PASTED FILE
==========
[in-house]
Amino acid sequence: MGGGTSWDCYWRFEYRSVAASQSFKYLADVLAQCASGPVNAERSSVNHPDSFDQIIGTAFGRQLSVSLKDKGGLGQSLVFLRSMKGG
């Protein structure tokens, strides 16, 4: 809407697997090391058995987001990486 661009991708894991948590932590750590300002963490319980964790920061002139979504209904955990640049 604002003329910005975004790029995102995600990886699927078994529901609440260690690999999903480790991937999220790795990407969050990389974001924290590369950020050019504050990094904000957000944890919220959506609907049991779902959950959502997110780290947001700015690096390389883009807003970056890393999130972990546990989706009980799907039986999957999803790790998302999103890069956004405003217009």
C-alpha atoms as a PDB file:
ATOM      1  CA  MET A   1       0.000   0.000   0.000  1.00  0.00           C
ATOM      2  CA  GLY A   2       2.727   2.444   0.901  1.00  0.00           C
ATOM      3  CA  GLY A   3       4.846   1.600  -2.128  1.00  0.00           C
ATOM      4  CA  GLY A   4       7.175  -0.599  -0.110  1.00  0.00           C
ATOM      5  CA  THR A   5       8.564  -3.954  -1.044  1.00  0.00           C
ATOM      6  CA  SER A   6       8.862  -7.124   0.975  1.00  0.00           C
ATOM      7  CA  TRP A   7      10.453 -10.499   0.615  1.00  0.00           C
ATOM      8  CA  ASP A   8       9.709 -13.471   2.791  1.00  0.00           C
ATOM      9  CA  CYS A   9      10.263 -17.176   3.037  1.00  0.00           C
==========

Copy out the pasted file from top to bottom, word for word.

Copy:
[in-house]
Amino acid sequence: MGGGTSWDCYWRFEYRSVAASQSFKYLADVLAQCASGPVNAERSSVNHPDSFDQIIGTAFGRQLSVSLKDKGGLGQSLVFLRSMKGG
């Protein structure tokens, strides 16, 4: 809407697997090391058995987001990486 661009991708894991948590932590750590300002963490319980964790920061002139979504209904955990640049 604002003329910005975004790029995102995600990886699927078994529901609440260690690999999903480790991937999220790795990407969050990389974001924290590369950020050019504050990094904000957000944890919220959506609907049991779902959950959502997110780290947001700015690096390389883009807003970056890393999130972990546990989706009980799907039986999957999803790790998302999103890069956004405003217009």
C-alpha atoms as a PDB file:
ATOM      1  CA  MET A   1       0.000   0.000   0.000  1.00  0.00           C
ATOM      2  CA  GLY A   2       2.727   2.444   0.901  1.00  0.00           C
ATOM      3  CA  GLY A   3       4.846   1.600  -2.128  1.00  0.00           C
ATOM      4  CA  GLY A   4       7.175  -0.599  -0.110  1.00  0.00           C
ATOM      5  CA  THR A   5       8.564  -3.954  -1.044  1.00  0.00           C
ATOM      6  CA  SER A   6       8.862  -7.124   0.975  1.00  0.00           C
ATOM      7  CA  TRP A   7      10.453 -10.499   0.615  1.00  0.00           C
ATOM      8  CA  ASP A   8       9.709 -13.471   2.791  1.00  0.00           C
ATOM      9  CA  CYS A   9      10.263 -17.176   3.037  1.00  0.00           C